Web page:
The term "continuum" has (at least) two distinct technical meanings in mathematics.

The first is a compact connected metric space (Kuratowski 1968; Lewis 1983, pp. 361-394; Nadler 1992; Prajs and Charatonik).

The second is the nondenumerable set of real numbers, denoted c. The continuum c satisfies




where aleph_0 is aleph0 (Aleph-0) and n is a positive integer. It is also true that


for x>=2. However,


is a set larger than the continuum. Paradoxically, there are exactly as many points c on a line (or line segment) as in a plane, a three-dimensional space, or finite hyperspace, since all these sets can be put into a one-to-one correspondence with each other.

The continuum hypothesis, first proposed by Georg Cantor, holds that the cardinal number of the continuum is the same as that of aleph1. The surprising truth is that this proposition is undecidable, since neither it nor its converse contradicts the tenets of set theory.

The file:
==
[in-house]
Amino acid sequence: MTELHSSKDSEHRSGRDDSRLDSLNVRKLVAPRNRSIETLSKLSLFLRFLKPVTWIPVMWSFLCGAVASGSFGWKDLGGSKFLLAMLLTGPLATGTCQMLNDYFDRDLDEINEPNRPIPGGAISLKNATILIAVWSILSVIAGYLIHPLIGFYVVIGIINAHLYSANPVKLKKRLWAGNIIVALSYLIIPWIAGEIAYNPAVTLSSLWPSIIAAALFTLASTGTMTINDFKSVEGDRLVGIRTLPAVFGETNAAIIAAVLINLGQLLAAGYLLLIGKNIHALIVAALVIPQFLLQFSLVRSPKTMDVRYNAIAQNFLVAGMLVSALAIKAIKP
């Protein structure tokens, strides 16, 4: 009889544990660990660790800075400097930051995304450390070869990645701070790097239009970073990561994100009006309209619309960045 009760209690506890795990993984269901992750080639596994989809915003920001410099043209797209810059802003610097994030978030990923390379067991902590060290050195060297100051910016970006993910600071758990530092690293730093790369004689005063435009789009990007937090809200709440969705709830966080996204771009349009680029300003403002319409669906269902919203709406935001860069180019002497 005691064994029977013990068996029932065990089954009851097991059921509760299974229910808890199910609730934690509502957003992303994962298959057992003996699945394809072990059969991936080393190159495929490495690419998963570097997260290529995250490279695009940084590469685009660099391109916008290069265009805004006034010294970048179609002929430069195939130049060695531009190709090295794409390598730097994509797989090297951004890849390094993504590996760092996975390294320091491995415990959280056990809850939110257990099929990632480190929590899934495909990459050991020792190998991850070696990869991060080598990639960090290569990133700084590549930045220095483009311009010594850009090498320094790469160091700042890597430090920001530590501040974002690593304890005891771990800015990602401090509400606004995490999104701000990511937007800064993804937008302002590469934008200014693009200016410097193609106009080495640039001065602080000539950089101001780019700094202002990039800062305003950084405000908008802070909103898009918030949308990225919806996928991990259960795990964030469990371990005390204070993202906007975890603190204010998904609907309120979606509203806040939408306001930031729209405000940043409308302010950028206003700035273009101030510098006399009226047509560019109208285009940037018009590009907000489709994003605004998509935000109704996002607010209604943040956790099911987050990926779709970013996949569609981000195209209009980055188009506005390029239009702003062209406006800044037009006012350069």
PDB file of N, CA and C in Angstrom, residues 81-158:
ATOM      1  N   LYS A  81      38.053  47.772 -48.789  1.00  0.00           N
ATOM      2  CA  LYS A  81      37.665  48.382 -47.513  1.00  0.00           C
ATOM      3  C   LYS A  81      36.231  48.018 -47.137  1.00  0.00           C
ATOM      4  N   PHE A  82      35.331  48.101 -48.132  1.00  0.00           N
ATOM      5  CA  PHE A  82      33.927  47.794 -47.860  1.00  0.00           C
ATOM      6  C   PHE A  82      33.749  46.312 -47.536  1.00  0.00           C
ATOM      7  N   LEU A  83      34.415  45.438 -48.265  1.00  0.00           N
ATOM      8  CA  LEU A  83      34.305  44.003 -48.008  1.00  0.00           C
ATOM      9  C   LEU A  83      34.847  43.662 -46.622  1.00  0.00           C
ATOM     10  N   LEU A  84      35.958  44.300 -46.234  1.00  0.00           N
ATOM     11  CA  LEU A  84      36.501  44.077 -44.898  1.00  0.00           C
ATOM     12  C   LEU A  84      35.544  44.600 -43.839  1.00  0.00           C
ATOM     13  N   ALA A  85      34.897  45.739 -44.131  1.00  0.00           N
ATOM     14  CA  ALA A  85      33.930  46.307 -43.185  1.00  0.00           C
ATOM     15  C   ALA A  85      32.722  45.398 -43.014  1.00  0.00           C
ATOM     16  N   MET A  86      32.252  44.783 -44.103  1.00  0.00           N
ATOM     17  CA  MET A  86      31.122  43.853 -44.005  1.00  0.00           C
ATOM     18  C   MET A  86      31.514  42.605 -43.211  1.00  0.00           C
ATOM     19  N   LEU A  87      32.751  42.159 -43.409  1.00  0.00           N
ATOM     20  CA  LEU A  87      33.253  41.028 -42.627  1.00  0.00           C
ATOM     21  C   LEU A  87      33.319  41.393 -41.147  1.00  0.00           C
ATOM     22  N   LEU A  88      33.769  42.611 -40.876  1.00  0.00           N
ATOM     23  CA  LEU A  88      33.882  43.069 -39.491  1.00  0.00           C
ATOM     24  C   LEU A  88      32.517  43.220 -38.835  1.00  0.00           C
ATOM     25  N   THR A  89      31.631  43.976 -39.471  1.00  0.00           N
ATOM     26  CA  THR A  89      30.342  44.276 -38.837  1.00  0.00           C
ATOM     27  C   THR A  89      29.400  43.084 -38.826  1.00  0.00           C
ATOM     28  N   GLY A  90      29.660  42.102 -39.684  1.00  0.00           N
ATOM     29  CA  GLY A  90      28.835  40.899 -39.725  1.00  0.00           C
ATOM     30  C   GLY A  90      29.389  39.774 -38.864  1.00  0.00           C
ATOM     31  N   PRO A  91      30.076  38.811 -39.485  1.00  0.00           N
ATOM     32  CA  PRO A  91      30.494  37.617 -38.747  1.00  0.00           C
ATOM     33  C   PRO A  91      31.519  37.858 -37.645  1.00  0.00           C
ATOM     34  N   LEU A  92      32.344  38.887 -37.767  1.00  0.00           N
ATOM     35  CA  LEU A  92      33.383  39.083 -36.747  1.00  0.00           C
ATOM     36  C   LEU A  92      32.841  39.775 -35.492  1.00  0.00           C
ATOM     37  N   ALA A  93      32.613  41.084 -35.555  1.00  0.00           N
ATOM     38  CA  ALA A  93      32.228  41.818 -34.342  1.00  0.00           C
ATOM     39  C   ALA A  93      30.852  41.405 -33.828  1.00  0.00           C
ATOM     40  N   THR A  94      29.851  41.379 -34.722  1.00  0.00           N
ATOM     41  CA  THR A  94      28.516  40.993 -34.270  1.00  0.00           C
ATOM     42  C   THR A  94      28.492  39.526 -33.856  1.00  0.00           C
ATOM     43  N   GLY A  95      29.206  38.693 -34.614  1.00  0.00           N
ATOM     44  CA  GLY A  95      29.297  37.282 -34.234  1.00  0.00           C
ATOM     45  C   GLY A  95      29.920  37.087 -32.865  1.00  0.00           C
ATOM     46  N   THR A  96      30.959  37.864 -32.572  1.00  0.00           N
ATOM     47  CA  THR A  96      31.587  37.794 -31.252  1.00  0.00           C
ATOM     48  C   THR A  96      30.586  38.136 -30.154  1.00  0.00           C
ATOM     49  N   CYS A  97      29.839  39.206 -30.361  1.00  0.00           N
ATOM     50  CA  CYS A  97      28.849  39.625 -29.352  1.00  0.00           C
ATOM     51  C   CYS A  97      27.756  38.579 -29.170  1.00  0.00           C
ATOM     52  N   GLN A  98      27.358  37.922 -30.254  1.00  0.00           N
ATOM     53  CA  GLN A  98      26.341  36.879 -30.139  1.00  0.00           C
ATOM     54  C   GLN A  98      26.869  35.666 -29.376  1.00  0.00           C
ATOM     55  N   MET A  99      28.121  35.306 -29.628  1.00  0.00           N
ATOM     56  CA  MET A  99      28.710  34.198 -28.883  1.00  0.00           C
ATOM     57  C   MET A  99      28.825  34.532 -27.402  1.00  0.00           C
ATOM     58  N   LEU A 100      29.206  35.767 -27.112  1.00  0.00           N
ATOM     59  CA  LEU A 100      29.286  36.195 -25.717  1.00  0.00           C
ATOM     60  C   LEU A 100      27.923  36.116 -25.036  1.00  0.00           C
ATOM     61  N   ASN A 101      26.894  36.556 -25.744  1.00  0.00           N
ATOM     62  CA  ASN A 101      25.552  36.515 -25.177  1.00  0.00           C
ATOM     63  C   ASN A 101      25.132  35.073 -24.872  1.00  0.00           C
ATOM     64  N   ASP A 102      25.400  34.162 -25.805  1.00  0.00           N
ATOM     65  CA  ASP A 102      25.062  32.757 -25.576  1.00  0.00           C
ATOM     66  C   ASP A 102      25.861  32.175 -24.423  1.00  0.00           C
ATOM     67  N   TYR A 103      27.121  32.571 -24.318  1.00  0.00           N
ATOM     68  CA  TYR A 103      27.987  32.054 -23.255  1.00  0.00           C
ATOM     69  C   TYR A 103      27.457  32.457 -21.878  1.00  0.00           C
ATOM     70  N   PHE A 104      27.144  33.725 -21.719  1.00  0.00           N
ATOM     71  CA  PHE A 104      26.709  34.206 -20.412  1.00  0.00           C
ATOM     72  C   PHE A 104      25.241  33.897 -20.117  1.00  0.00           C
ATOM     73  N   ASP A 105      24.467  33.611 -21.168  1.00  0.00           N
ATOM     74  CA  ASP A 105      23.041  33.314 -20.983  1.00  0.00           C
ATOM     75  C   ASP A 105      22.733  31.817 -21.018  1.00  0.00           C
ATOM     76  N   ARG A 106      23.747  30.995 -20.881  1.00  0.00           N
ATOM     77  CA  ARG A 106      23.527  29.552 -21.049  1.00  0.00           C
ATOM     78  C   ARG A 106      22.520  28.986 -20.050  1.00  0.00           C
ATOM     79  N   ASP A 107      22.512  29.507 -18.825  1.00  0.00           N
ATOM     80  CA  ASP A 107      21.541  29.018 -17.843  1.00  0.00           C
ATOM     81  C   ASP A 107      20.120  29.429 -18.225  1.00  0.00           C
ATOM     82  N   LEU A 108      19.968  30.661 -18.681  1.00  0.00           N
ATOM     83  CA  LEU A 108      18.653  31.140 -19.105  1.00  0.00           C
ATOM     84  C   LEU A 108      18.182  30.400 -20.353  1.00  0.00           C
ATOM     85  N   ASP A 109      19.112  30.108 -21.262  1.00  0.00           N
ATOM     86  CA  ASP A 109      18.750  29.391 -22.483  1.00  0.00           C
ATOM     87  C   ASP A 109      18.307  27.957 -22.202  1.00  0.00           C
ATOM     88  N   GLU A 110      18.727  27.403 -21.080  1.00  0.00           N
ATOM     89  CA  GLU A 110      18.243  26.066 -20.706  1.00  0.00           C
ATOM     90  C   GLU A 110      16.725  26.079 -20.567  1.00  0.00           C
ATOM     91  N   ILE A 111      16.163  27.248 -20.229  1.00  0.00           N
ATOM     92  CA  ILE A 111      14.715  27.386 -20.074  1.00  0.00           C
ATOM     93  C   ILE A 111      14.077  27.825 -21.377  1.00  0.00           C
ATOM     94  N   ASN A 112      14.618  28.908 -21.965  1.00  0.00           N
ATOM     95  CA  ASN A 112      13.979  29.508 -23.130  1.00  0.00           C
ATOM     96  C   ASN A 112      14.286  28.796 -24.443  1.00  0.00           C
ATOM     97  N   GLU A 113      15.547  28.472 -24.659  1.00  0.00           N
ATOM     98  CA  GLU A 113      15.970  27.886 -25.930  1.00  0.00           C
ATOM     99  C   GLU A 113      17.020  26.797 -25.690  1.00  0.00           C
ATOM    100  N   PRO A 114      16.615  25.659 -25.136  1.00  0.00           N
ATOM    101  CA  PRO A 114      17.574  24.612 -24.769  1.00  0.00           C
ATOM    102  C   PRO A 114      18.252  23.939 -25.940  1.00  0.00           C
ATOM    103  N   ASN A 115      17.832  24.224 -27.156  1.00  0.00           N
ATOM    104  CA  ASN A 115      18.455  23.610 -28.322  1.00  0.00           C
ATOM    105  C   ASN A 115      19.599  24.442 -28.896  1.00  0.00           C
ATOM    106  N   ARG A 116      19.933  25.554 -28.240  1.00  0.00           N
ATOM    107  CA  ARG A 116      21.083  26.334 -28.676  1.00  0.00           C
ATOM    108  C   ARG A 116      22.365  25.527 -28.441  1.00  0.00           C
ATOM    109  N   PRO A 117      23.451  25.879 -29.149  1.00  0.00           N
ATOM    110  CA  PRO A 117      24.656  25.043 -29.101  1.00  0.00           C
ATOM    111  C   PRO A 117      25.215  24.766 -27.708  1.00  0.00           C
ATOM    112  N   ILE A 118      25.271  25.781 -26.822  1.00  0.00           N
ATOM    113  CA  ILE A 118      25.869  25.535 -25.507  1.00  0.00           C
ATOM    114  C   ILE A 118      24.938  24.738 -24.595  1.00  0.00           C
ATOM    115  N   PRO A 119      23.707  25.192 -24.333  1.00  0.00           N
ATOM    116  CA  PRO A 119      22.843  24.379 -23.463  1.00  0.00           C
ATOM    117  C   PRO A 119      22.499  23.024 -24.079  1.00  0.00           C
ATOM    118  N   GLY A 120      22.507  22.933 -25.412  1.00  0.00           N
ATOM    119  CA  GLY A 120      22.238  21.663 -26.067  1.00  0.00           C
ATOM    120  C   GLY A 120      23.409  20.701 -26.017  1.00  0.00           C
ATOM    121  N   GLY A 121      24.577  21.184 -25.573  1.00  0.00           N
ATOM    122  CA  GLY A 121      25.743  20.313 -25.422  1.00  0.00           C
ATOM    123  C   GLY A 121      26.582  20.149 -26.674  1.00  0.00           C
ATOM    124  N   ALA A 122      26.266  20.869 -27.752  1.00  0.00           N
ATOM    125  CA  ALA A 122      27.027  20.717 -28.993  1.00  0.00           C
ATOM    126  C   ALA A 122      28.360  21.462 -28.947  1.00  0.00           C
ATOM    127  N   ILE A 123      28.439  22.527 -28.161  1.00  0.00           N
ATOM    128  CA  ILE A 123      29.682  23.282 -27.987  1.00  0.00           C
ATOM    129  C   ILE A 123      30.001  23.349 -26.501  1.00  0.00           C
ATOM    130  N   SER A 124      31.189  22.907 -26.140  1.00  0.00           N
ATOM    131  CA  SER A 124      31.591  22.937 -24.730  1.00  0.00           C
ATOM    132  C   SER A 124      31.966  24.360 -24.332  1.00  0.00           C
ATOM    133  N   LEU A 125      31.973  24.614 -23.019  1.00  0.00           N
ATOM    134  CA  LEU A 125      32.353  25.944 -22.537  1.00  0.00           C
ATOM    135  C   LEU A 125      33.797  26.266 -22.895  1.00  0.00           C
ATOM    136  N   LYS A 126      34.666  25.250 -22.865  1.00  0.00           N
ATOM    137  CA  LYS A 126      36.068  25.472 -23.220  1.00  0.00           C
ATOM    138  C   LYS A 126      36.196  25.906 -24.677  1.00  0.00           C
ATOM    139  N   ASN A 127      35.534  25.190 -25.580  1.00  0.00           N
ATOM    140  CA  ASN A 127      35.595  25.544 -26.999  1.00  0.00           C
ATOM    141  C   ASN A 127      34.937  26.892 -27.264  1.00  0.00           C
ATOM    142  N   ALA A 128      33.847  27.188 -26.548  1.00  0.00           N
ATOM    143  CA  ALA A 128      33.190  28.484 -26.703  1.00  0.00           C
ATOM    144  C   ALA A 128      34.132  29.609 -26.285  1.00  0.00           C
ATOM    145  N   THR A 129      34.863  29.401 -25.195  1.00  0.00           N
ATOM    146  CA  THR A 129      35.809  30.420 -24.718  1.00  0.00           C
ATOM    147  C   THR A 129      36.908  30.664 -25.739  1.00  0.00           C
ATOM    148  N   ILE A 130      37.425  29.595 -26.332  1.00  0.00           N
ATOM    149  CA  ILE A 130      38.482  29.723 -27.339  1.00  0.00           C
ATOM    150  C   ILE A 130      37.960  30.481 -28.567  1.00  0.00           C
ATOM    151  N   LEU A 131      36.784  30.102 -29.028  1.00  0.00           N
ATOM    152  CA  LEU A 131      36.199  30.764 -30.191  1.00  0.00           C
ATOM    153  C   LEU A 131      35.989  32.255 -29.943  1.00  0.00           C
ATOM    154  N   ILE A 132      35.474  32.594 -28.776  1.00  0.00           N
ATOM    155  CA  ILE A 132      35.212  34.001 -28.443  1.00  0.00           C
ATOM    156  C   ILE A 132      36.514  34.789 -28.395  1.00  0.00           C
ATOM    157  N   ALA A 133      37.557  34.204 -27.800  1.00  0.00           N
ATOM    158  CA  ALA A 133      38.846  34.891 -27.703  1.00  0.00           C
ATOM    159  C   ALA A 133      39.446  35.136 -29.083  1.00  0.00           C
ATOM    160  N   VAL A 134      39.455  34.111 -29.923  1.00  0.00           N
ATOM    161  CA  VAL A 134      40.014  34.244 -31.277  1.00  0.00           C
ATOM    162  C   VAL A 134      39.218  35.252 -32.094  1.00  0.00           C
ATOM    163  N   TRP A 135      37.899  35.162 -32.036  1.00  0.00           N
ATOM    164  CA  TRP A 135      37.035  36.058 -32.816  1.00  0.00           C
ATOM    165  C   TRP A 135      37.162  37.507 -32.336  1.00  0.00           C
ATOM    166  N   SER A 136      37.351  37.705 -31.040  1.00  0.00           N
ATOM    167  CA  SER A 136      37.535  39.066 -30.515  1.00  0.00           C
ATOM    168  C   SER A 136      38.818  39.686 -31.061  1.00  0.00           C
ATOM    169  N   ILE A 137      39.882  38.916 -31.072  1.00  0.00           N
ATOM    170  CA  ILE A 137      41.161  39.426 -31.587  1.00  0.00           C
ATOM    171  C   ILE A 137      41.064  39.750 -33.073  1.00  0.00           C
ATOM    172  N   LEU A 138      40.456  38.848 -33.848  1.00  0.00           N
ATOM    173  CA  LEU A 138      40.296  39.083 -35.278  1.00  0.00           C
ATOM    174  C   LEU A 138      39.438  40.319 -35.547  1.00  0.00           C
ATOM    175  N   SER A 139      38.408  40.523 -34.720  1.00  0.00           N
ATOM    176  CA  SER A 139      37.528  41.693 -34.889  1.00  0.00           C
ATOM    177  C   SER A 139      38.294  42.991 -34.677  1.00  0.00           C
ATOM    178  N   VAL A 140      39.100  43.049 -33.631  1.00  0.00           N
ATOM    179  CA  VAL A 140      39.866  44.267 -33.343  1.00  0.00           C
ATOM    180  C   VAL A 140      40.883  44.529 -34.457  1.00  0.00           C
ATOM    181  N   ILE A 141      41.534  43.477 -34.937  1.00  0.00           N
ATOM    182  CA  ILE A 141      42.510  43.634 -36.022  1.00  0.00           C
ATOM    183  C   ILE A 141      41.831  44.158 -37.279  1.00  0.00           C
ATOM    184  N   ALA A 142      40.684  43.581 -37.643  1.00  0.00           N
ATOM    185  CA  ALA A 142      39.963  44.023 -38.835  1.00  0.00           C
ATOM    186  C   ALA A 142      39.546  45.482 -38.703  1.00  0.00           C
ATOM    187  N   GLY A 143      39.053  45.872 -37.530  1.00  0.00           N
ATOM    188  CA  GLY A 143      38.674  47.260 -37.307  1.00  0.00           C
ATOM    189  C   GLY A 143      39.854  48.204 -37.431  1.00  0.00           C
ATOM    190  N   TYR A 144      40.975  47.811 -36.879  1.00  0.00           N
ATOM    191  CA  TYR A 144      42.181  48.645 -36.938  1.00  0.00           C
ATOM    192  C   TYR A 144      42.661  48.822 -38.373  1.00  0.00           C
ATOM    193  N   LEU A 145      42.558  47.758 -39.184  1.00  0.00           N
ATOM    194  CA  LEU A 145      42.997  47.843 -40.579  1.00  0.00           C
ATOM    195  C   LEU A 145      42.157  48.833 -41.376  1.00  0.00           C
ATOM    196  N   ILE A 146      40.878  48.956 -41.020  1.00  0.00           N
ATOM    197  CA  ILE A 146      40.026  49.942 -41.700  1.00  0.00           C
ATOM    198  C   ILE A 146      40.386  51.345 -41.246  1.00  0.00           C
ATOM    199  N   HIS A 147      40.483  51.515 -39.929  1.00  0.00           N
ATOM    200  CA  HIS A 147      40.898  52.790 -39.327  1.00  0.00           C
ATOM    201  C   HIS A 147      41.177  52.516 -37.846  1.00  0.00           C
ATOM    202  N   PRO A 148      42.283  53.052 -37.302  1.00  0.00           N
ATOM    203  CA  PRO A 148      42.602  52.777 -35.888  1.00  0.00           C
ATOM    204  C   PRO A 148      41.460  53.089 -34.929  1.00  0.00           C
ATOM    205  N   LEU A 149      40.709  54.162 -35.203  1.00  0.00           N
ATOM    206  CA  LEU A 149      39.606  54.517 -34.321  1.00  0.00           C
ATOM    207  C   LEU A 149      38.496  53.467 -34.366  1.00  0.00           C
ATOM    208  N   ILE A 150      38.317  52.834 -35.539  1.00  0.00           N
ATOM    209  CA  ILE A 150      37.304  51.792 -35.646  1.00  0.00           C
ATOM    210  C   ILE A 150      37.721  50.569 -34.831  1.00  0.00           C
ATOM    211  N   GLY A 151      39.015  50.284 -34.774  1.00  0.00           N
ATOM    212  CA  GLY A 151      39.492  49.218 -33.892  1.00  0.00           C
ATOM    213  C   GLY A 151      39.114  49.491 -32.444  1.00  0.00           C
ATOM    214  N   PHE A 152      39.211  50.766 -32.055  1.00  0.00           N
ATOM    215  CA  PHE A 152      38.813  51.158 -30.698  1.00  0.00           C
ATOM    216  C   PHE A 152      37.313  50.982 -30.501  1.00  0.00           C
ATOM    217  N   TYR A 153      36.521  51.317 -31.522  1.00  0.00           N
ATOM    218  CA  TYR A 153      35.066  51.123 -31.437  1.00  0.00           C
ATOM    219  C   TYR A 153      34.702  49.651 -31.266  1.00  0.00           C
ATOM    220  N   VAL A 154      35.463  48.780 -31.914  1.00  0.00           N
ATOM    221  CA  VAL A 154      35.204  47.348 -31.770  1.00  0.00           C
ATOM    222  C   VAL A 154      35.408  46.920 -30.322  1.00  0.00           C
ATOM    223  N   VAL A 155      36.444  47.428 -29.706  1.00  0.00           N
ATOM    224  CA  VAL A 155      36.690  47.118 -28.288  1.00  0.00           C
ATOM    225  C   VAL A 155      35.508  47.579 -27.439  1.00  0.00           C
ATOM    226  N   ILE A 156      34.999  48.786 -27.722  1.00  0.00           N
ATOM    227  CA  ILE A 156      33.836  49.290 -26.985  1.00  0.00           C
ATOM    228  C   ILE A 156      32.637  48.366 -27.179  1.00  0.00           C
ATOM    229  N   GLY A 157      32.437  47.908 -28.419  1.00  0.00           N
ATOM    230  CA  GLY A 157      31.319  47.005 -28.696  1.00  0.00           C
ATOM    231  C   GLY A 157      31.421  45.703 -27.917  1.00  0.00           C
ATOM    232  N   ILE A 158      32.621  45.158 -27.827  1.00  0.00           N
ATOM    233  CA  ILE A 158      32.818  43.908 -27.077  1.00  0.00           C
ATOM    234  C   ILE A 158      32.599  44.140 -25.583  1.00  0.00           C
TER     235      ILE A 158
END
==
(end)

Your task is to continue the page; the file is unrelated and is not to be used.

See also

Aleph-0, Aleph-1, Compact Space, Connected Space, Continuum Hypothesis, Continuum Theory, Decomposable Continuum, Denumerable Set, Hereditarily Decomposable Continuum, Indecomposable Continuum, Irrational Number, Metric Space, Rational Number

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Kuratowski, K. Topology, Vol. 2. New York: Academic Press, 1968.Lewis, W. "Continuum Theory Problems." Topology Proc. 8, 361-394, 1983.Nadler, S. B. Jr. Continuum Theory. New York: Dekker, 1992.Prajs, J. R. and Charatonik, W. J. (Eds.). "Open Problems in Continuum Theory."

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Cite this as:

Weisstein, Eric W. "Continuum." From MathWorld--A Wolfram Web Resource.

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